Tonalism  

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Train wreck at Montparnasse (October 22, 1895) by Studio Lévy and Sons.
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Train wreck at Montparnasse (October 22, 1895) by Studio Lévy and Sons.
American art

Tonalism (about 1880 to 1915) is an artistic style that emerged in the 1880s when American artists began to paint landscape forms with an overall tone of colored atmosphere or mist. Dark, neutral hues, such as gray, brown or blue, would usually dominate such compositions. During the late 1890s American art critics began to use the term "tonal" to describe these works. Two of the leading painters associated with this style are George Inness and James McNeill Whistler.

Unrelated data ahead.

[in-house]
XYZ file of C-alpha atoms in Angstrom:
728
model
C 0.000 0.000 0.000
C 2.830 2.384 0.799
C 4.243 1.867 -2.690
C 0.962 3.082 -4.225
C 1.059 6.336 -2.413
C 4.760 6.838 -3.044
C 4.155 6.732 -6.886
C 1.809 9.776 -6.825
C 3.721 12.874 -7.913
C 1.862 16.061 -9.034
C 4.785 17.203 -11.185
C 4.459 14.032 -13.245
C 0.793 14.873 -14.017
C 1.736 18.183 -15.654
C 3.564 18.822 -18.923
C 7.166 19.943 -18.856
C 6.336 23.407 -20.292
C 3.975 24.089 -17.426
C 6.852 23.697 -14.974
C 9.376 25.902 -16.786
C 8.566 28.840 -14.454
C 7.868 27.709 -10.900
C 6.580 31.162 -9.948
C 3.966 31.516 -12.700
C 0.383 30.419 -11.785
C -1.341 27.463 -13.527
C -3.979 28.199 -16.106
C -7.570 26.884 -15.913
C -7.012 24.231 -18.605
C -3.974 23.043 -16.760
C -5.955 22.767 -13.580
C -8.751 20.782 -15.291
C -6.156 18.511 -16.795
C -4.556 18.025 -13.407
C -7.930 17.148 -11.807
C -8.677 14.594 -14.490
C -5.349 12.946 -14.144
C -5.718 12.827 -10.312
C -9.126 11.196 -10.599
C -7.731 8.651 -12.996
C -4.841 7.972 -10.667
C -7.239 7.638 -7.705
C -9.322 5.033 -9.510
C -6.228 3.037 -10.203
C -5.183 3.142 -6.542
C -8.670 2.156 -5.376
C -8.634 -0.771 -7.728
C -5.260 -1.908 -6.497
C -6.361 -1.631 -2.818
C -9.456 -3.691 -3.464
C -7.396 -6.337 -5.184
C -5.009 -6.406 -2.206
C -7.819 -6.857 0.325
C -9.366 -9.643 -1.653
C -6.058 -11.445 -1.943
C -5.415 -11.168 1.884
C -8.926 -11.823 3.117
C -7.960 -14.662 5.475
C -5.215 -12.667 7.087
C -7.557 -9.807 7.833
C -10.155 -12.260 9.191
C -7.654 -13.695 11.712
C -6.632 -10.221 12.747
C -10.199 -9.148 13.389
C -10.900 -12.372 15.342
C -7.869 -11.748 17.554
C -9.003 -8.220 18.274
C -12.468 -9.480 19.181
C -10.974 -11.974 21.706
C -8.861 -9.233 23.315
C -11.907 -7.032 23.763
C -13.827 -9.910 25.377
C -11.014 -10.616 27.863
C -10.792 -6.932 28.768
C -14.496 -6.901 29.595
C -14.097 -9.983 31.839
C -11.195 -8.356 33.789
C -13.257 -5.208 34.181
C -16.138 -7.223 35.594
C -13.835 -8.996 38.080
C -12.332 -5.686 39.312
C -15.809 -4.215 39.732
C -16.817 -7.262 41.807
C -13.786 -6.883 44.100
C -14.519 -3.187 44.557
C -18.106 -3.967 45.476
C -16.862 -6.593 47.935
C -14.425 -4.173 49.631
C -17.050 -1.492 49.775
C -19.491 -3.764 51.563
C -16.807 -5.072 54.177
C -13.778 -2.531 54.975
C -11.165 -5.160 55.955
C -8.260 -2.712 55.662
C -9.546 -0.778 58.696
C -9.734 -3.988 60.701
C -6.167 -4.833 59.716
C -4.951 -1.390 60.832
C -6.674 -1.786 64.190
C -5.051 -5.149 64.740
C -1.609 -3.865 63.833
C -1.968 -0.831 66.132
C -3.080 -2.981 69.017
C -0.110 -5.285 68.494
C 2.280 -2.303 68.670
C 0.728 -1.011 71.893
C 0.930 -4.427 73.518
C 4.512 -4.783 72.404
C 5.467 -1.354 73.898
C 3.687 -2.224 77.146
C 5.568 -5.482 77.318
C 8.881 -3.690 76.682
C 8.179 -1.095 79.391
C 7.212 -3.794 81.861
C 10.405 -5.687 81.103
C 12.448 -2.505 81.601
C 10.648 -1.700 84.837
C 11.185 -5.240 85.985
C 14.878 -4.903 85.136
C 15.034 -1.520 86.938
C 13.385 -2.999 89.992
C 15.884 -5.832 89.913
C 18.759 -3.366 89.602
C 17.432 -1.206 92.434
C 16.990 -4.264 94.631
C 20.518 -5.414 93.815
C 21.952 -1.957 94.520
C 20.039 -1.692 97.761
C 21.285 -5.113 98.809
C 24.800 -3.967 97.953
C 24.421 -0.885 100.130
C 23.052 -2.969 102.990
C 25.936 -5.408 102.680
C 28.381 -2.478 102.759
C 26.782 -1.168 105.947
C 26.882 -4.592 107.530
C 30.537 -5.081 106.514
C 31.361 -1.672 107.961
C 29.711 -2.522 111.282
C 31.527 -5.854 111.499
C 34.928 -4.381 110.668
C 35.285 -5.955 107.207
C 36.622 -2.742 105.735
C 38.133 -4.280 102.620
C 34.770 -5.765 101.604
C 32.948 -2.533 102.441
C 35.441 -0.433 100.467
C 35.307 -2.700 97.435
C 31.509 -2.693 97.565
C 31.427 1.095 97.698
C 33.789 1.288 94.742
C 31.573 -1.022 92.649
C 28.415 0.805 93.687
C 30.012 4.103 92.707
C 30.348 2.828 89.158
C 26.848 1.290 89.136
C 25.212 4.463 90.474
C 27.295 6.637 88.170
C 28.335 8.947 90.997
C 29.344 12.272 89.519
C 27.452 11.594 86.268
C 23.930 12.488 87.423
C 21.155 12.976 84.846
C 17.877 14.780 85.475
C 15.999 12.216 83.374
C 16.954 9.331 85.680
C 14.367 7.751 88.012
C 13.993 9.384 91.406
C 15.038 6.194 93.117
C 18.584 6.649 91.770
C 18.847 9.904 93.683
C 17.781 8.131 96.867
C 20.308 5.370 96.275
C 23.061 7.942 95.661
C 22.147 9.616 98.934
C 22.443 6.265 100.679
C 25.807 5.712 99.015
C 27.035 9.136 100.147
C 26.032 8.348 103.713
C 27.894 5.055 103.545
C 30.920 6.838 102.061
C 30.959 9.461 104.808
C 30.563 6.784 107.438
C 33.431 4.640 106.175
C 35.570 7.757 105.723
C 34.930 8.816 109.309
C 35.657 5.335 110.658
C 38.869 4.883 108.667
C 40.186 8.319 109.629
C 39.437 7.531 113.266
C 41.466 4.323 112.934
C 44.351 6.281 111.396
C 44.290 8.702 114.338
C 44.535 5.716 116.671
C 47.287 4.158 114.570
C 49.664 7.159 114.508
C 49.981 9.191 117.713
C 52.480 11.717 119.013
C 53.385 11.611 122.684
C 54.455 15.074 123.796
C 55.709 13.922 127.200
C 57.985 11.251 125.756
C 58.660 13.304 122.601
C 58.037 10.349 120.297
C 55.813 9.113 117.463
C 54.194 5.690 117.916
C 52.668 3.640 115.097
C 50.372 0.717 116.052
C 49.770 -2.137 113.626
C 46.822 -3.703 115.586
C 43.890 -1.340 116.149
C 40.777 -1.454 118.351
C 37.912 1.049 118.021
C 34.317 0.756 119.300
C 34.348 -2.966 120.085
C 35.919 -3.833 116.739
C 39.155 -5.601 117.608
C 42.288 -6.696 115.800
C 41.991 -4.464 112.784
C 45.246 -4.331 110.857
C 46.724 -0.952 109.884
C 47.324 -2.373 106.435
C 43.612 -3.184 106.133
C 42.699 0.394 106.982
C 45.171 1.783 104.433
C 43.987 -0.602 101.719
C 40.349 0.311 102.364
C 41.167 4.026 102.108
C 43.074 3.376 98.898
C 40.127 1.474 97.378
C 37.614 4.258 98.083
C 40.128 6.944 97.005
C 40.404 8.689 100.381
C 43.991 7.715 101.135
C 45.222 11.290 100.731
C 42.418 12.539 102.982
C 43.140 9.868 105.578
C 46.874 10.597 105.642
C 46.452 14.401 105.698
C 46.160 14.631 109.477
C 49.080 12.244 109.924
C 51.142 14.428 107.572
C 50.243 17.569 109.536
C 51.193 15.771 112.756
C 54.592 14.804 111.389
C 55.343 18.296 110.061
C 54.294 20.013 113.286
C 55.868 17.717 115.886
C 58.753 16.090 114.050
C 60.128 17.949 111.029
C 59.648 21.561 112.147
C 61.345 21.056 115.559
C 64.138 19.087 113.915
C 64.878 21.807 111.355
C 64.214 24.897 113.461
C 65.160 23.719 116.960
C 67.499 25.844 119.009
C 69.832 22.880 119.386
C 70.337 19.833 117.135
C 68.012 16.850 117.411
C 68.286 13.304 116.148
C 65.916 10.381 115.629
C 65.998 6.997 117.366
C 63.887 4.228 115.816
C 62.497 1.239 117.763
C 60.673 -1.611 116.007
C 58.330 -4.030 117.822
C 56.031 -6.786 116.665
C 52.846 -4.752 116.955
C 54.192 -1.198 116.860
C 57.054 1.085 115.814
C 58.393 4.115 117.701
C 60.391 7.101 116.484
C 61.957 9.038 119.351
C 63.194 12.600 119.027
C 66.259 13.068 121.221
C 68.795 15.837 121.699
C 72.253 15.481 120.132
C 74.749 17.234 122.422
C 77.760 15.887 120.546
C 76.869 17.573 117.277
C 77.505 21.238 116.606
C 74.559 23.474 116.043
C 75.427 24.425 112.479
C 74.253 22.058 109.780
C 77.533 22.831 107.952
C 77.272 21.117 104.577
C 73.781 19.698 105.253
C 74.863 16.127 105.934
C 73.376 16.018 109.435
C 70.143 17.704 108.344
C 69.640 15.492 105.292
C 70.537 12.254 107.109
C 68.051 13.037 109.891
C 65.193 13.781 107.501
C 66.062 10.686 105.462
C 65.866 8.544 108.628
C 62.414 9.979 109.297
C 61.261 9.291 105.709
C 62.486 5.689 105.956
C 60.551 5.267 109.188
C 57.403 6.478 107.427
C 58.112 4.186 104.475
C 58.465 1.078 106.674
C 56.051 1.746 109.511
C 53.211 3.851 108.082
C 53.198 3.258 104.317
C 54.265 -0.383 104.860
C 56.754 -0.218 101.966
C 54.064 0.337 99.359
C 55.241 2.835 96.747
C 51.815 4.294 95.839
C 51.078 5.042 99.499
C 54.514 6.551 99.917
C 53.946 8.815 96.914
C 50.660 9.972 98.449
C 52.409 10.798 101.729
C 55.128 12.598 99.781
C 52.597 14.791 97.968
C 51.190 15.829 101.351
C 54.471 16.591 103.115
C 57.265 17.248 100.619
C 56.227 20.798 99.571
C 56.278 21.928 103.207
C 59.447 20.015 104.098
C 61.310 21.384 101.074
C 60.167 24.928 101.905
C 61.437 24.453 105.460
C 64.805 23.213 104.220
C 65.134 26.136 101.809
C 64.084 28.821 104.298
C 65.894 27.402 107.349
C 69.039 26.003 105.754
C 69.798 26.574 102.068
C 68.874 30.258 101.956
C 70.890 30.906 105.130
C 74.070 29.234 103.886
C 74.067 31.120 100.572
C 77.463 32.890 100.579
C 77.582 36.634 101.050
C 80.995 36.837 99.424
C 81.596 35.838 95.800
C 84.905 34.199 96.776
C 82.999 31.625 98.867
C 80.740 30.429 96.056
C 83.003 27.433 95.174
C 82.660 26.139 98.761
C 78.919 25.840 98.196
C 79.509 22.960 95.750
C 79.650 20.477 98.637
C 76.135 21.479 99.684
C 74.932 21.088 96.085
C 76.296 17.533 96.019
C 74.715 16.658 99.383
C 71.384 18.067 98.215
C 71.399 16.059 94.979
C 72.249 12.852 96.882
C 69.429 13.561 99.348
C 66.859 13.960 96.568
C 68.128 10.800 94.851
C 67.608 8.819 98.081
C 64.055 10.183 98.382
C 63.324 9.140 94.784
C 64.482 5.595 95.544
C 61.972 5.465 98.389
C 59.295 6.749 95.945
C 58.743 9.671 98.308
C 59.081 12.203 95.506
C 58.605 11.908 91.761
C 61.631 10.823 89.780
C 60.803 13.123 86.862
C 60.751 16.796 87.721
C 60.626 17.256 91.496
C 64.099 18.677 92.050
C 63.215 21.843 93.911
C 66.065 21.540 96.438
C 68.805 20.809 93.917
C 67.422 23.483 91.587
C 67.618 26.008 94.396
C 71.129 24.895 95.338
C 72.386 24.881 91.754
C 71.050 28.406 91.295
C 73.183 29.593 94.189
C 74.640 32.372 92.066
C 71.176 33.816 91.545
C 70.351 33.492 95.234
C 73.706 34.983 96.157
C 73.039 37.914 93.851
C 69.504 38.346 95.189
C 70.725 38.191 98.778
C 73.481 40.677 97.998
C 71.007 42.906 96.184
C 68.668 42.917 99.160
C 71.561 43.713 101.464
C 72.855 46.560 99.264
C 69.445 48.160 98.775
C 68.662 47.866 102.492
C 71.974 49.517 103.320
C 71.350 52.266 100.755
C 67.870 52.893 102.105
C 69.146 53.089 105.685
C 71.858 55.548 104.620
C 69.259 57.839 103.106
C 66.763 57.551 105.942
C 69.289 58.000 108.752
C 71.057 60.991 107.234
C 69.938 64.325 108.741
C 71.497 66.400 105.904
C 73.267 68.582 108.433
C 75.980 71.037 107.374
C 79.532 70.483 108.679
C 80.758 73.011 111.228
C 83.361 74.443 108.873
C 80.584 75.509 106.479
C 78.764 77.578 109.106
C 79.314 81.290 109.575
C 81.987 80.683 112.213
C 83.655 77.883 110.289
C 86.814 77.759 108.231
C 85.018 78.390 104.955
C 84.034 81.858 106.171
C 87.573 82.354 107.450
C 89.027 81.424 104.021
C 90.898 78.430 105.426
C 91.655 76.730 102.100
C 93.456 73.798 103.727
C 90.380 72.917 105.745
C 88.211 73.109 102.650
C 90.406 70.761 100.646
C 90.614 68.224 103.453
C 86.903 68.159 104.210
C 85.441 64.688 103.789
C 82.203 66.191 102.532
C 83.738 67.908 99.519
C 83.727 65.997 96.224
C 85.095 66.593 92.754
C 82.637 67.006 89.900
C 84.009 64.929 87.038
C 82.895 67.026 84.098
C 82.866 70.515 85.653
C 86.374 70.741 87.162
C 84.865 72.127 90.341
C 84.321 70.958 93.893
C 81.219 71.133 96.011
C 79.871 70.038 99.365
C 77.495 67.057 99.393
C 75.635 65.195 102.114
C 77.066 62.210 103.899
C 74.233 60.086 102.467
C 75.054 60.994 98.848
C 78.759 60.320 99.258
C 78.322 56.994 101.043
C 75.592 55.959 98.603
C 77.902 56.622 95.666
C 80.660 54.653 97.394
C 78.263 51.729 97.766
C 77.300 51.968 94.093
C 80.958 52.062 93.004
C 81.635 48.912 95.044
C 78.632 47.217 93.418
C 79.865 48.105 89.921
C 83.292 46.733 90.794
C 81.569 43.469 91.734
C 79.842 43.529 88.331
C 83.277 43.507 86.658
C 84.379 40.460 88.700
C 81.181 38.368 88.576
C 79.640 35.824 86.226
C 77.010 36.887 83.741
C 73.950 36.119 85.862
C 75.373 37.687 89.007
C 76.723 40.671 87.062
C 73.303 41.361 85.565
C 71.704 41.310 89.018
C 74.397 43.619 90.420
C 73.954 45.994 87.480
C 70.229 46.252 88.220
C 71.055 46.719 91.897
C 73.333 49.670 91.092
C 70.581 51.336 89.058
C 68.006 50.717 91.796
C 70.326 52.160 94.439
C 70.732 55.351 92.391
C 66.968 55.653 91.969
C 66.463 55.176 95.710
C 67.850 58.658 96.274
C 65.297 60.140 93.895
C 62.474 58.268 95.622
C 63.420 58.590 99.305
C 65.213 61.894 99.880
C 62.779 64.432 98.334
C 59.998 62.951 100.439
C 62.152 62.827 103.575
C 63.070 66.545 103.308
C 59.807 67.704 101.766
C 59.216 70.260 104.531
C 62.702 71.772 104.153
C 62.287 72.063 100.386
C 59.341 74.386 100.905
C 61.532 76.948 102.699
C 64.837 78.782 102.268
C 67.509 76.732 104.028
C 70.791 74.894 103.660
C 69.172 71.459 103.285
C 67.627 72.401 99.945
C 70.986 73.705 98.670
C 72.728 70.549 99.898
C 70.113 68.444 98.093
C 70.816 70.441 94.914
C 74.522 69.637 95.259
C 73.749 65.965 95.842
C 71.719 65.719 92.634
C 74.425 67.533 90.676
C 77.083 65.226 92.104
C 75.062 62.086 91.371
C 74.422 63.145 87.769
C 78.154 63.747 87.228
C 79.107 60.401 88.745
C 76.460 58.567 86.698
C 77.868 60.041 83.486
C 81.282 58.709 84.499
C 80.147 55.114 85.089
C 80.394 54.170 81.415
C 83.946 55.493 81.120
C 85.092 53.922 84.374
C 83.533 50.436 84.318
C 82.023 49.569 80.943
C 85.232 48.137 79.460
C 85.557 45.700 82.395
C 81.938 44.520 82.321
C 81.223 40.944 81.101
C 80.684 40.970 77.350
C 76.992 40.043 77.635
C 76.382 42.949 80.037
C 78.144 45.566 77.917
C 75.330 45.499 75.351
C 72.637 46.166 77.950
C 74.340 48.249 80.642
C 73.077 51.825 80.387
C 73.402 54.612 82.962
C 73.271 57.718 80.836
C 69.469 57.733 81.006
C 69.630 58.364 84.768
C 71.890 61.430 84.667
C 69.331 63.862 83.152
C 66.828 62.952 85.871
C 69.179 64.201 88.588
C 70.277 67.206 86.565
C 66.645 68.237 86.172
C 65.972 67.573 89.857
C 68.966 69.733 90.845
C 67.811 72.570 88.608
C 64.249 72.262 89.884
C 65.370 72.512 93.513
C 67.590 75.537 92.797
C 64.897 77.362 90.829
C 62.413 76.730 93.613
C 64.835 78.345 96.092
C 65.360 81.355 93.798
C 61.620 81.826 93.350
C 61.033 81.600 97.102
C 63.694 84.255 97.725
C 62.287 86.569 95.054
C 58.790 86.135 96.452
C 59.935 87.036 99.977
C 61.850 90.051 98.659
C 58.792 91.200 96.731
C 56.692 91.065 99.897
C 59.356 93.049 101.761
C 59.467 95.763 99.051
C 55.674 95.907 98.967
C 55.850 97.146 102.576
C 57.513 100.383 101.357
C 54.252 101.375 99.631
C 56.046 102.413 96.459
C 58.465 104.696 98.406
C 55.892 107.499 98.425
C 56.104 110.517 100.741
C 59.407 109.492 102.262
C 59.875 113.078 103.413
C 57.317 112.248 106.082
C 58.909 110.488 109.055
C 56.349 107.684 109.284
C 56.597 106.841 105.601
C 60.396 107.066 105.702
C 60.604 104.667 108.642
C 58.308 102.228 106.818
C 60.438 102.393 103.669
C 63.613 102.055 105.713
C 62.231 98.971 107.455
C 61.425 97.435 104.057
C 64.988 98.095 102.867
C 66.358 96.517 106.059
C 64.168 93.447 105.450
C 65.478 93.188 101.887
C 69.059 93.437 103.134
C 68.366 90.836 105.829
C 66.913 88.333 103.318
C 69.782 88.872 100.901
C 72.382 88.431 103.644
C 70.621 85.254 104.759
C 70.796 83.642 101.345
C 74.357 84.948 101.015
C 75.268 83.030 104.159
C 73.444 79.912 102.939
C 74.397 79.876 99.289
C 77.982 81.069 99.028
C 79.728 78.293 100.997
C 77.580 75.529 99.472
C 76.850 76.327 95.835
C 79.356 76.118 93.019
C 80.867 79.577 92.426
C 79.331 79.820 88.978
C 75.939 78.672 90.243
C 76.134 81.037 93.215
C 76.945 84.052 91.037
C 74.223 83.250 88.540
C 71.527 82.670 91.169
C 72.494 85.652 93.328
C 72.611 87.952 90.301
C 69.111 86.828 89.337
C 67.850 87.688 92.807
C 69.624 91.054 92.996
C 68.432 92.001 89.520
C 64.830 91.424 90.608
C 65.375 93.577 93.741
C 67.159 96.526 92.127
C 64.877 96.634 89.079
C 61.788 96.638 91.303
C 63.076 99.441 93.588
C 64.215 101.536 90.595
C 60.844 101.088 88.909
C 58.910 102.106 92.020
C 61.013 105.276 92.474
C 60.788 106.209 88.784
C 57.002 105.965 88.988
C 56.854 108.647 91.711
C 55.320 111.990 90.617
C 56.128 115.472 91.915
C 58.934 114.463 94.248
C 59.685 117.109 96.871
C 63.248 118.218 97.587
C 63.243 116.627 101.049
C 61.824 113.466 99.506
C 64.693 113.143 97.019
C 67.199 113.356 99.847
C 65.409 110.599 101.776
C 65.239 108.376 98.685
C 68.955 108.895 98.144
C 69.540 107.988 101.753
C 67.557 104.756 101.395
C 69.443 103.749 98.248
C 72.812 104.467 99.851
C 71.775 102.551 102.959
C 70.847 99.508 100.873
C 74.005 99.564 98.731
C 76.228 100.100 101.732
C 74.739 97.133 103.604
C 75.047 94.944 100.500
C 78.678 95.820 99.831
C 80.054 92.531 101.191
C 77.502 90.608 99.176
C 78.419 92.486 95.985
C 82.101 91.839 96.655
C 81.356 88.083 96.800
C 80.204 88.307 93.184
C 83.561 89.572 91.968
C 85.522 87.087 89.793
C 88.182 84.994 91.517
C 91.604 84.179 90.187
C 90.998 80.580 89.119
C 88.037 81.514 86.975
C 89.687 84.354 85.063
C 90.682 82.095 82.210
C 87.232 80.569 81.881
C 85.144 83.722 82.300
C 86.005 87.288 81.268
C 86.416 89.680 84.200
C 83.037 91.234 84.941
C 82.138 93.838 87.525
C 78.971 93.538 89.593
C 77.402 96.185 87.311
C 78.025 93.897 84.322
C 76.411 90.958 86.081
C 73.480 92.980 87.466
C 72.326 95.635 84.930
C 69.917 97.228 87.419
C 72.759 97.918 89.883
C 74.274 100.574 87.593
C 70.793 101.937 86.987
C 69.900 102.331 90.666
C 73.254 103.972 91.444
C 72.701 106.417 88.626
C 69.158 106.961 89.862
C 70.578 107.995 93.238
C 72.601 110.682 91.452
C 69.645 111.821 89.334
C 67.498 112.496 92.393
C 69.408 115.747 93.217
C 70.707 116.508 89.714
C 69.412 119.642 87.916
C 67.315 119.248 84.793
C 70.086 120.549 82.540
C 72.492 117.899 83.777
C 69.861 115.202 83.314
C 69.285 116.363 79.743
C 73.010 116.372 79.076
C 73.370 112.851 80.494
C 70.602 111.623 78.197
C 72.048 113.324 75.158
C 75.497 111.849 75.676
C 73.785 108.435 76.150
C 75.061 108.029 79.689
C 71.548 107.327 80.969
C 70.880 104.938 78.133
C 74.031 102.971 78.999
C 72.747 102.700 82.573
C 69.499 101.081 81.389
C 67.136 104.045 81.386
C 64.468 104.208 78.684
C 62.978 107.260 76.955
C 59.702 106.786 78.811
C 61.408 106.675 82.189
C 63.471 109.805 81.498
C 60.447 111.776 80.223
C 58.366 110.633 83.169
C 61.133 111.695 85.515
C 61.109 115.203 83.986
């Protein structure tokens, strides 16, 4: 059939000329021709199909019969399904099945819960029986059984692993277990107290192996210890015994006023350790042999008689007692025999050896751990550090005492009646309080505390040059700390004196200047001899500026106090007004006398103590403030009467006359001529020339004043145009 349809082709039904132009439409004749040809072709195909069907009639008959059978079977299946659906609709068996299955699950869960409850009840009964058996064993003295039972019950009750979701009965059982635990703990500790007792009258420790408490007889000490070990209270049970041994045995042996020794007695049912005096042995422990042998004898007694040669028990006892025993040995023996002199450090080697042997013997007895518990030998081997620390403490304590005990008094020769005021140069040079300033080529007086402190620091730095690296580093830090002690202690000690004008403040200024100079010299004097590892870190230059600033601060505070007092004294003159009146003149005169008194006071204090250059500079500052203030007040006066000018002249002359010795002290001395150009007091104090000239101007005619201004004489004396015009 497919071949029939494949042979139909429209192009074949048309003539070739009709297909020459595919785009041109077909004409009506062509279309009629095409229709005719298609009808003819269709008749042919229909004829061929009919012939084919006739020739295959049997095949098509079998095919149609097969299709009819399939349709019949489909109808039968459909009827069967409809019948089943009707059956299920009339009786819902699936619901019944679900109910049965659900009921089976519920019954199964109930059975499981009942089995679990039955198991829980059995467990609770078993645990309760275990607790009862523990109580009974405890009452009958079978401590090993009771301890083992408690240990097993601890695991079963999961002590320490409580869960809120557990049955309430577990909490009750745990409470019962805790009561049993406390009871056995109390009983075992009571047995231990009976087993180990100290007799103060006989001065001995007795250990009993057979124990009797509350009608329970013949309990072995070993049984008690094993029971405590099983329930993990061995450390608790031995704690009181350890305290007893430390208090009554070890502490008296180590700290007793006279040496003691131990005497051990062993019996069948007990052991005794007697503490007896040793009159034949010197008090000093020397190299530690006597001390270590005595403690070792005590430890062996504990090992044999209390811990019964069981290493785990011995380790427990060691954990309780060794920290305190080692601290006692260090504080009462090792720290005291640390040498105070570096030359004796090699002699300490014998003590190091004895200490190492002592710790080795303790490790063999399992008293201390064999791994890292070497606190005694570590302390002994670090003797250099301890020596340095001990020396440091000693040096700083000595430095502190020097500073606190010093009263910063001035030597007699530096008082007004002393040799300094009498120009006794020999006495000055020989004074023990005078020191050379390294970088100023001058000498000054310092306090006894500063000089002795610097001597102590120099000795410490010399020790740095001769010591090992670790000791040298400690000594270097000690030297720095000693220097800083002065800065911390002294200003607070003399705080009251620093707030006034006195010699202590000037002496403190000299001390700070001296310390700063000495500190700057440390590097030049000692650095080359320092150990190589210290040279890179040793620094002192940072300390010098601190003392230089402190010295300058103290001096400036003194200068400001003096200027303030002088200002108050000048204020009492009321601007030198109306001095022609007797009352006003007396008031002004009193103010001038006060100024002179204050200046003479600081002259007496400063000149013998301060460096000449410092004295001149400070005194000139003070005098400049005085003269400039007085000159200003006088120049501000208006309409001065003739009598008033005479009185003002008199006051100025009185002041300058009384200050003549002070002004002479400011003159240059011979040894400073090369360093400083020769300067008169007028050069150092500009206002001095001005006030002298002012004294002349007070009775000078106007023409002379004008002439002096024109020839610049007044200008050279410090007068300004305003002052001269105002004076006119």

Tonalism is also sometimes used to describe American landscapes derived from the French Barbizon style, which employs an emphasis on mood and shadow. Tonalism, in both its forms, was eclipsed by the popularity of Impressionism and European modernism.

Associated artists




Unless indicated otherwise, the text in this article is either based on Wikipedia article "Tonalism" or another language Wikipedia page thereof used under the terms of the GNU Free Documentation License; or on original research by Jahsonic and friends. See Art and Popular Culture's copyright notice.

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